Using GPU’s for supercomputing

There is a new program language, Harlan that purportedly makes it easier to use graphic processing units to turn hardware into a reasonably priced supercomputer.  GPUs have been used for some time to crack password hashes and run large neural networks.

CPUs and GPUs are both important for modern computing, with each being better suited for different tasks. Most CPUs have several cores capable of running a few processing threads. It runs each thread very fast, then moves on to the next one. A GPU typically has a large number of slower processing cores (sometimes called stream processors) which can run more simultaneous threads. We would say that GPU computing is inherently more parallel than the CPU variety.

This is pretty cool too.  Steve Austin call your office, your days are numbered.

Android’s Broken Security

I avoided getting an Android phone due to the sheer volume of malware and spyware (did someone say Viber?).  At least it’s available for free.  Looks like it would be possible to backdoor the phone with minimal effort.  How many people will fail to update their firmware?

How it works:

The vulnerability involves discrepancies in how Android applications are cryptographically verified & installed, allowing for APK code modification without breaking the cryptographic signature.

All Android applications contain cryptographic signatures, which Android uses to determine if the app is legitimate and to verify that the app hasn’t been tampered with or modified. This vulnerability makes it possible to change an application’s code without affecting the cryptographic signature of the application – essentially allowing a malicious author to trick Android into believing the app is unchanged even if it has been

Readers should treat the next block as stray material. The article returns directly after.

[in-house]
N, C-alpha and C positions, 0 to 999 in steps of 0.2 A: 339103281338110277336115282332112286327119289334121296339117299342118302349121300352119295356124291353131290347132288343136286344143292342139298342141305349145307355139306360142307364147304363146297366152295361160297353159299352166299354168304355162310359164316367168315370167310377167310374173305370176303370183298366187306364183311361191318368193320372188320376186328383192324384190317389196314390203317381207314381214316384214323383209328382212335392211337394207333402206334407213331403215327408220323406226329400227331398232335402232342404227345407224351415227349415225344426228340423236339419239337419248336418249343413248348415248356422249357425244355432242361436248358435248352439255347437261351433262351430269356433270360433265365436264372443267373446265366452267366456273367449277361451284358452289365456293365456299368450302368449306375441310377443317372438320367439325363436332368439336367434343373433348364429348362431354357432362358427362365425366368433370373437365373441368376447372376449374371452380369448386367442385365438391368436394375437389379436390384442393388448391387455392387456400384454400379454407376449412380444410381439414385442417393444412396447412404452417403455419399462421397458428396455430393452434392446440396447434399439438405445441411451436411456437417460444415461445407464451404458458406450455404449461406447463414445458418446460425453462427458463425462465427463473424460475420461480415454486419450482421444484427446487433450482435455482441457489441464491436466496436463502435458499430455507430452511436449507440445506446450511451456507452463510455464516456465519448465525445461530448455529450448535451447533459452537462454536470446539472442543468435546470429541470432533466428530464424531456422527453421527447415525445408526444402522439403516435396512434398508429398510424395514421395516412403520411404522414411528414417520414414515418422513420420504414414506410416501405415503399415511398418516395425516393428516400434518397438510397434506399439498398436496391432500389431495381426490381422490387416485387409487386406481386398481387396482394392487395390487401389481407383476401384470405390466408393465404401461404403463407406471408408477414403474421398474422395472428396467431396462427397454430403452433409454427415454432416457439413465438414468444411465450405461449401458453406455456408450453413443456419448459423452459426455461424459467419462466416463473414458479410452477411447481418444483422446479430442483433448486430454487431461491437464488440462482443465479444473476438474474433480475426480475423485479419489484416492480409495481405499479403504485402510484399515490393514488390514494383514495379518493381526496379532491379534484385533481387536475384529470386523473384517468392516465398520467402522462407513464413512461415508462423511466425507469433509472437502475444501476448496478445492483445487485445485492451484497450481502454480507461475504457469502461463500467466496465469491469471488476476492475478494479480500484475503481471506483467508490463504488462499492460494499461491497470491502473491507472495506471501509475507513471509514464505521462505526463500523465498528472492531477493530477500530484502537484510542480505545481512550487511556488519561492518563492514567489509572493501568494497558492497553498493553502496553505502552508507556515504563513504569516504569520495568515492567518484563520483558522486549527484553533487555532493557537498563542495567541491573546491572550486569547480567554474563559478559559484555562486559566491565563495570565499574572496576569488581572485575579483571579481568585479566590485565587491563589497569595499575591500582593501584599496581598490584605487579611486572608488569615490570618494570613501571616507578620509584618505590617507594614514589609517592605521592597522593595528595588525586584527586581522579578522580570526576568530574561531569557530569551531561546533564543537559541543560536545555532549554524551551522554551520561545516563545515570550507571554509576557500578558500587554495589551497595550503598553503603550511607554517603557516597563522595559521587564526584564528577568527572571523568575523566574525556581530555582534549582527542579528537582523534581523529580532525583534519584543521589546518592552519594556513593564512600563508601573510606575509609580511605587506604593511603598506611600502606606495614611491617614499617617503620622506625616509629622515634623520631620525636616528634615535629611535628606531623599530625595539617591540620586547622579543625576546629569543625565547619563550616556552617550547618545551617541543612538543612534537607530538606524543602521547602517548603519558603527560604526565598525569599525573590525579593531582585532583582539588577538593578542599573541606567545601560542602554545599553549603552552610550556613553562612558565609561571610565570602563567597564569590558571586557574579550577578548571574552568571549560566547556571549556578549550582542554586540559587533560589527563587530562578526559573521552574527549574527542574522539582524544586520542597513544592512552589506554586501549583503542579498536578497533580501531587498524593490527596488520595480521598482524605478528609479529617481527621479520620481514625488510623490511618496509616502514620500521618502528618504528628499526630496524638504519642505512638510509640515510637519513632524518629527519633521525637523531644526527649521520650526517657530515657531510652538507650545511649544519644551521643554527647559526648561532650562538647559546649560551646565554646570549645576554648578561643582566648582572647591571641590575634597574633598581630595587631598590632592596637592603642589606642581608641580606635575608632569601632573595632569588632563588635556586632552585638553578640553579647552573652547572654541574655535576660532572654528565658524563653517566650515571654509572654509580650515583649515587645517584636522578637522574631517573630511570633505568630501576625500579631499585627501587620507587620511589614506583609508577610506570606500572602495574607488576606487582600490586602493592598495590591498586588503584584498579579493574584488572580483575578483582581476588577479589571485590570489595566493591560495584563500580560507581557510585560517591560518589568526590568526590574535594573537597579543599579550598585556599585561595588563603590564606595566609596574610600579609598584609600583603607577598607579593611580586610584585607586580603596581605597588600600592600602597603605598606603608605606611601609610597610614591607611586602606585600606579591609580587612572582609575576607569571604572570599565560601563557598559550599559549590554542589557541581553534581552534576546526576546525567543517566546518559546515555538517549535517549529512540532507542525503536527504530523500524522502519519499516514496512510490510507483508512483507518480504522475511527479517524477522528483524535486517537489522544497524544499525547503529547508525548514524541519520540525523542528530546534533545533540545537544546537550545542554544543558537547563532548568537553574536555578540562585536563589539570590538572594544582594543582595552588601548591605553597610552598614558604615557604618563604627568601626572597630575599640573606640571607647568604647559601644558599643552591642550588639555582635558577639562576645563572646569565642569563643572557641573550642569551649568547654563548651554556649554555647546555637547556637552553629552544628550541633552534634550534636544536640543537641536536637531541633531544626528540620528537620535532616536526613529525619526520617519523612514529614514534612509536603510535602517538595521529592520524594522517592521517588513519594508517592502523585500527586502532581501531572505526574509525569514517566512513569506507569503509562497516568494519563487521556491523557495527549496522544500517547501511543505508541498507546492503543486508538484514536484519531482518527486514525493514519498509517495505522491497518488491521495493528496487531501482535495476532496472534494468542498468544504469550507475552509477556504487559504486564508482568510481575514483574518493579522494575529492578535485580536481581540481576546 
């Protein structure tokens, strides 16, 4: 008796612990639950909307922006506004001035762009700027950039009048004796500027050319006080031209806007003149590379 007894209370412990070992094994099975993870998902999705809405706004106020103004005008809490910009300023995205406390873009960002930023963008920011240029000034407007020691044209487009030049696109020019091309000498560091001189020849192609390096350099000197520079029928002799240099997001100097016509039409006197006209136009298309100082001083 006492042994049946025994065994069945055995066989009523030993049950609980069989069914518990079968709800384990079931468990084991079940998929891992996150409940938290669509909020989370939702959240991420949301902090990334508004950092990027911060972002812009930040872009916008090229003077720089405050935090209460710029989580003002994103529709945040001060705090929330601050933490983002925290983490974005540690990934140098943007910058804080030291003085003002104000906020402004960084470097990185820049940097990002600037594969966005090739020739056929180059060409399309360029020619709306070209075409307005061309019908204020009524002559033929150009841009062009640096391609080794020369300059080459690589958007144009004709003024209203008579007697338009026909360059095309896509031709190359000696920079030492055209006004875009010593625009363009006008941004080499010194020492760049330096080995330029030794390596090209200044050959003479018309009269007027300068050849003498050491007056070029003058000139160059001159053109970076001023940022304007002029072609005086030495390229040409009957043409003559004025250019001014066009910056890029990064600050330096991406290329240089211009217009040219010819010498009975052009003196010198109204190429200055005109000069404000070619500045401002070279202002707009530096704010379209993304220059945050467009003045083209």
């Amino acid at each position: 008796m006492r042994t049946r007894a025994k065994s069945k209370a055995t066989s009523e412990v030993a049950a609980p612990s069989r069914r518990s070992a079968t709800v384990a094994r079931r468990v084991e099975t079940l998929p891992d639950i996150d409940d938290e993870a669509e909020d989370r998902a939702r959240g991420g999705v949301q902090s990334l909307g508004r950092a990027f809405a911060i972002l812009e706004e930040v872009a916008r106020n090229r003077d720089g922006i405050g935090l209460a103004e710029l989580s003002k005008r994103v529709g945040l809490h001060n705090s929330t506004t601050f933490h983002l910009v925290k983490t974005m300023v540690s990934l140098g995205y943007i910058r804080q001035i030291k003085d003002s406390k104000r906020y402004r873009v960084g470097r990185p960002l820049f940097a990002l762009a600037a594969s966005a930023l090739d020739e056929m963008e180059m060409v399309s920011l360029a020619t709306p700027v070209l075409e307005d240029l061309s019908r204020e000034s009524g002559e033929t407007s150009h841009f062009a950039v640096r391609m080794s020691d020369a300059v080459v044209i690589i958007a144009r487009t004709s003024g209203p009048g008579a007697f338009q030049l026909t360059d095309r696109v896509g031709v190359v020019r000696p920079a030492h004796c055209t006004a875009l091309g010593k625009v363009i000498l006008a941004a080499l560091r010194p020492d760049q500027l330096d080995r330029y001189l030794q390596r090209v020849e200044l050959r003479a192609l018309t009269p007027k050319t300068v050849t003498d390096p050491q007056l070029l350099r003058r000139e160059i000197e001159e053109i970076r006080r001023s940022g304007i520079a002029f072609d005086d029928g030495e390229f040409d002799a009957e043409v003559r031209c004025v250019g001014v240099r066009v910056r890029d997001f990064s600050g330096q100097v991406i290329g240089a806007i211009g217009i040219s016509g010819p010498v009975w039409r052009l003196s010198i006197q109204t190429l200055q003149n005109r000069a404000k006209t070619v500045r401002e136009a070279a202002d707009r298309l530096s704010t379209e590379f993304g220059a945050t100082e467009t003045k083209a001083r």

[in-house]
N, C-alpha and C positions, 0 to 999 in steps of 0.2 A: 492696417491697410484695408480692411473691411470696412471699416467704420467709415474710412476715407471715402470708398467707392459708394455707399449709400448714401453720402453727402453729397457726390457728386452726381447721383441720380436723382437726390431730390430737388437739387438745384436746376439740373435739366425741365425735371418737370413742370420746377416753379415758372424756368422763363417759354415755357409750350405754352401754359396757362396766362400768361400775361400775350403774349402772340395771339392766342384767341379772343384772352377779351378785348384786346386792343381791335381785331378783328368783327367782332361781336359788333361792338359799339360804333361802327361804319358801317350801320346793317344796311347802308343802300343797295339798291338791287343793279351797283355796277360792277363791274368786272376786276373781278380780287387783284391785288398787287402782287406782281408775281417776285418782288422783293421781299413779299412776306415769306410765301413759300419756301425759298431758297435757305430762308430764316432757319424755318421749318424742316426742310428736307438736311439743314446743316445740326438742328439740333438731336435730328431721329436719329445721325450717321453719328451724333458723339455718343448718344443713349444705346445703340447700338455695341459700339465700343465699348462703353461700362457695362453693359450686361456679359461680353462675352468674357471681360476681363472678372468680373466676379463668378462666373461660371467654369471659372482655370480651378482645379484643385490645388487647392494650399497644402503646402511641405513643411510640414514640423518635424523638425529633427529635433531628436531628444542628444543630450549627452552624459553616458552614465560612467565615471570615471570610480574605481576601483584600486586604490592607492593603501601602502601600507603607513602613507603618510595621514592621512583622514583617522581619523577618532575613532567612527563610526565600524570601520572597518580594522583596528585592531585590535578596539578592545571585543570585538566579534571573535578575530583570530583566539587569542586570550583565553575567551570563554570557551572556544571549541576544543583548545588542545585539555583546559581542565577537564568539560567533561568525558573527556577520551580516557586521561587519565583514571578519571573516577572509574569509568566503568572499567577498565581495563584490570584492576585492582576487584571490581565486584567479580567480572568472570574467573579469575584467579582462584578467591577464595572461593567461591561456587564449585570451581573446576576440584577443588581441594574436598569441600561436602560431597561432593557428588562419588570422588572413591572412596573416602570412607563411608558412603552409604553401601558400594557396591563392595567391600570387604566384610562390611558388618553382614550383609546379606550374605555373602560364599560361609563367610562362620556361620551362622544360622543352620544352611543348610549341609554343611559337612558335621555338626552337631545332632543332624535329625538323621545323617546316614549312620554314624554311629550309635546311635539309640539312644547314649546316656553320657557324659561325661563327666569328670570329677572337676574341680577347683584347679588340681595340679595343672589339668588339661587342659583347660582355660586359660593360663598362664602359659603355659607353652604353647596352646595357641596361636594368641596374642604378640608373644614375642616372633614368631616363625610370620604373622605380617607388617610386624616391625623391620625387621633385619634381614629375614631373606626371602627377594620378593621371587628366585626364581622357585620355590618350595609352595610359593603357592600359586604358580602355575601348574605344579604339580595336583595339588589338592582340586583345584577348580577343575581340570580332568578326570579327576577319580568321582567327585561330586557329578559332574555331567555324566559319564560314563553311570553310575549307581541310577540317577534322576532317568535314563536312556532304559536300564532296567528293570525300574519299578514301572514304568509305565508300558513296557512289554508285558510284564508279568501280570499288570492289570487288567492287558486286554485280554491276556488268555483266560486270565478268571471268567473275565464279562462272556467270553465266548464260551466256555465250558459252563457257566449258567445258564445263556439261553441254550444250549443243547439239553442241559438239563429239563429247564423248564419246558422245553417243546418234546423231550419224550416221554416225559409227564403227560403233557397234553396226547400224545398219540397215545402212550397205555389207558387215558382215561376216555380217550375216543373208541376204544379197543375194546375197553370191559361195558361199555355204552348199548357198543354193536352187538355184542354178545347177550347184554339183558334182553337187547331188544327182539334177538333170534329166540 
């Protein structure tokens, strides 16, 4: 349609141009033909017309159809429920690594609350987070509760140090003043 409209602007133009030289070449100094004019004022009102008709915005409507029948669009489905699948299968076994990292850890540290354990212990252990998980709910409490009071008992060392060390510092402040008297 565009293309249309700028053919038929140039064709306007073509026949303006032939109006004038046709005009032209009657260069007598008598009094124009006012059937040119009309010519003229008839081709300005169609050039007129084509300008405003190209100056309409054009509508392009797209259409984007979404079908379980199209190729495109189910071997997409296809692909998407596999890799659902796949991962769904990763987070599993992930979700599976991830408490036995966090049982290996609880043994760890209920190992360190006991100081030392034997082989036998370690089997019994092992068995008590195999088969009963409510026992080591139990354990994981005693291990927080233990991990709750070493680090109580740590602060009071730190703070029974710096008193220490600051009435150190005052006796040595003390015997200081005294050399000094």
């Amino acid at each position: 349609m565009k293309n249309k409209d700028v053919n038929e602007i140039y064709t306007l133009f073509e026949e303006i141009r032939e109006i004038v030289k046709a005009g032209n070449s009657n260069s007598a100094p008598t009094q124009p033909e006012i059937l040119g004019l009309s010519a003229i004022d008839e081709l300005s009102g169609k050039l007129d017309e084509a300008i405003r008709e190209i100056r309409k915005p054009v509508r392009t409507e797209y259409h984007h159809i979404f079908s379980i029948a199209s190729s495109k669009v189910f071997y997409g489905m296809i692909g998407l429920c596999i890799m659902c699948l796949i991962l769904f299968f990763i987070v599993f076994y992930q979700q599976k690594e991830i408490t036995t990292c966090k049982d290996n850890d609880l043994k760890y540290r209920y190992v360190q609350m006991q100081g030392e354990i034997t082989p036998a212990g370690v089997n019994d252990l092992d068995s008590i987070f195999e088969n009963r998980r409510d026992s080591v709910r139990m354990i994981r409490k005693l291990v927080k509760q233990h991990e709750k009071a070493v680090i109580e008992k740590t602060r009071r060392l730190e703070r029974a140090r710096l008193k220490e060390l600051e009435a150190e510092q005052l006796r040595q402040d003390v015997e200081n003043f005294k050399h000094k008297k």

NSA Today IRS Tomorrow?

The Gestapo in all its horrible power could not imagine such capability.  They ruled with fear setting neighbor against neighbor but now we can spy on people by looking at their public behaviour and store it forever.  It’s not like they will use this power against their enemies.

The US government’s hunger for money appears insatiable.  What can you do?  Don’t evade your taxes is a good start.  Regardless of how high taxes are it does one no good to criminally evade them.  The other thing one can do is lower his profile.  Get out of debt, abandon social media and don’t use credit cards.  The most important thing of all is to push for reforms in the tax code so this kind of an organization is no longer necessary.